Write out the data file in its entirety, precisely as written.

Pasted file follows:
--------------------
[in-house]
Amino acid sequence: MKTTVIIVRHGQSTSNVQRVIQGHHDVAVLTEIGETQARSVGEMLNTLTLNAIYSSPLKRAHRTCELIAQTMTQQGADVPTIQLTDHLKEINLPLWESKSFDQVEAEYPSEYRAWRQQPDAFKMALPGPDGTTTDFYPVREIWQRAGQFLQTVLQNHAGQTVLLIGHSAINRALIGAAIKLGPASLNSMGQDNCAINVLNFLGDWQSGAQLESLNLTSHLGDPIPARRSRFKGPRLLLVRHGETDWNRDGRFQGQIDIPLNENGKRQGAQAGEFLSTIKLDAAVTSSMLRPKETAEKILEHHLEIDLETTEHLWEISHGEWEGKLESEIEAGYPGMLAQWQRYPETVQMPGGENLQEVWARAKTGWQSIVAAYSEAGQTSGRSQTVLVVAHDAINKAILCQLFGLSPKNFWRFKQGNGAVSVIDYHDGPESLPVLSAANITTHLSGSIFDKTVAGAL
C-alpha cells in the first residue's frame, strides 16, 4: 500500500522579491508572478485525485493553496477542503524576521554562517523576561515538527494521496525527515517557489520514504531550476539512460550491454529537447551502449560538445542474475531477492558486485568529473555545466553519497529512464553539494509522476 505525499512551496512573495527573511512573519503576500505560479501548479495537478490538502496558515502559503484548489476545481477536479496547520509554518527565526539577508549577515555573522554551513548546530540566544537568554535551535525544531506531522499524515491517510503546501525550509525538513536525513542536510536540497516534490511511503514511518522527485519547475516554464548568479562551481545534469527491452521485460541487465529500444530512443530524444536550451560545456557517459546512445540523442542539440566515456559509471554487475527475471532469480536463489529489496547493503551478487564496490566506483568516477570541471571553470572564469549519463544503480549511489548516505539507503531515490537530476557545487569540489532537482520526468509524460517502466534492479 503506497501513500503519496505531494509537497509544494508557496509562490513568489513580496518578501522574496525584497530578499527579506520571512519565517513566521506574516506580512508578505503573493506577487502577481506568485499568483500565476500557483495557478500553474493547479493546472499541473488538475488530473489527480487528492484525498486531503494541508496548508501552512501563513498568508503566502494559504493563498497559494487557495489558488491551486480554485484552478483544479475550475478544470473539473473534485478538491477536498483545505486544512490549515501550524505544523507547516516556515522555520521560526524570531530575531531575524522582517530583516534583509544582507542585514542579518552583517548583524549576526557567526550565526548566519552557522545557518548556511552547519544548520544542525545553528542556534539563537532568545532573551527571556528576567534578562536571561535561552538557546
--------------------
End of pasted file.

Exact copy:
[in-house]
Amino acid sequence: MKTTVIIVRHGQSTSNVQRVIQGHHDVAVLTEIGETQARSVGEMLNTLTLNAIYSSPLKRAHRTCELIAQTMTQQGADVPTIQLTDHLKEINLPLWESKSFDQVEAEYPSEYRAWRQQPDAFKMALPGPDGTTTDFYPVREIWQRAGQFLQTVLQNHAGQTVLLIGHSAINRALIGAAIKLGPASLNSMGQDNCAINVLNFLGDWQSGAQLESLNLTSHLGDPIPARRSRFKGPRLLLVRHGETDWNRDGRFQGQIDIPLNENGKRQGAQAGEFLSTIKLDAAVTSSMLRPKETAEKILEHHLEIDLETTEHLWEISHGEWEGKLESEIEAGYPGMLAQWQRYPETVQMPGGENLQEVWARAKTGWQSIVAAYSEAGQTSGRSQTVLVVAHDAINKAILCQLFGLSPKNFWRFKQGNGAVSVIDYHDGPESLPVLSAANITTHLSGSIFDKTVAGAL
C-alpha cells in the first residue's frame, strides 16, 4: 500500500522579491508572478485525485493553496477542503524576521554562517523576561515538527494521496525527515517557489520514504531550476539512460550491454529537447551502449560538445542474475531477492558486485568529473555545466553519497529512464553539494509522476 505525499512551496512573495527573511512573519503576500505560479501548479495537478490538502496558515502559503484548489476545481477536479496547520509554518527565526539577508549577515555573522554551513548546530540566544537568554535551535525544531506531522499524515491517510503546501525550509525538513536525513542536510536540497516534490511511503514511518522527485519547475516554464548568479562551481545534469527491452521485460541487465529500444530512443530524444536550451560545456557517459546512445540523442542539440566515456559509471554487475527475471532469480536463489529489496547493503551478487564496490566506483568516477570541471571553470572564469549519463544503480549511489548516505539507503531515490537530476557545487569540489532537482520526468509524460517502466534492479 503506497501513500503519496505531494509537497509544494508557496509562490513568489513580496518578501522574496525584497530578499527579506520571512519565517513566521506574516506580512508578505503573493506577487502577481506568485499568483500565476500557483495557478500553474493547479493546472499541473488538475488530473489527480487528492484525498486531503494541508496548508501552512501563513498568508503566502494559504493563498497559494487557495489558488491551486480554485484552478483544479475550475478544470473539473473534485478538491477536498483545505486544512490549515501550524505544523507547516516556515522555520521560526524570531530575531531575524522582517530583516534583509544582507542585514542579518552583517548583524549576526557567526550565526548566519552557522545557518548556511552547519544548520544542525545553528542556534539563537532568545532573551527571556528576567534578562536571561535561552538557546